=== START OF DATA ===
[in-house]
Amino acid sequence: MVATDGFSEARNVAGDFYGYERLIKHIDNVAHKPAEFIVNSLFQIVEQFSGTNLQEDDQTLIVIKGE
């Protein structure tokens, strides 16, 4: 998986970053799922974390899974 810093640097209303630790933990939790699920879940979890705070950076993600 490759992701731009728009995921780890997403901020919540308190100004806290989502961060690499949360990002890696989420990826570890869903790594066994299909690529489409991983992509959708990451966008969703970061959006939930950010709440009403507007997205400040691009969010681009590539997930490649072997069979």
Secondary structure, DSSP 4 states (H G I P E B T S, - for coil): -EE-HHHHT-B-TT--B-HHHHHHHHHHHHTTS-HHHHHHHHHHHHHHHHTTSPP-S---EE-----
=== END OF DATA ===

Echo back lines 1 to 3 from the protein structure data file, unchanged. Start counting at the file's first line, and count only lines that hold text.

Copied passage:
[in-house]
Amino acid sequence: MVATDGFSEARNVAGDFYGYERLIKHIDNVAHKPAEFIVNSLFQIVEQFSGTNLQEDDQTLIVIKGE
């Protein structure tokens, strides 16, 4: 998986970053799922974390899974 810093640097209303630790933990939790699920879940979890705070950076993600 490759992701731009728009995921780890997403901020919540308190100004806290989502961060690499949360990002890696989420990826570890869903790594066994299909690529489409991983992509959708990451966008969703970061959006939930950010709440009403507007997205400040691009969010681009590539997930490649072997069979």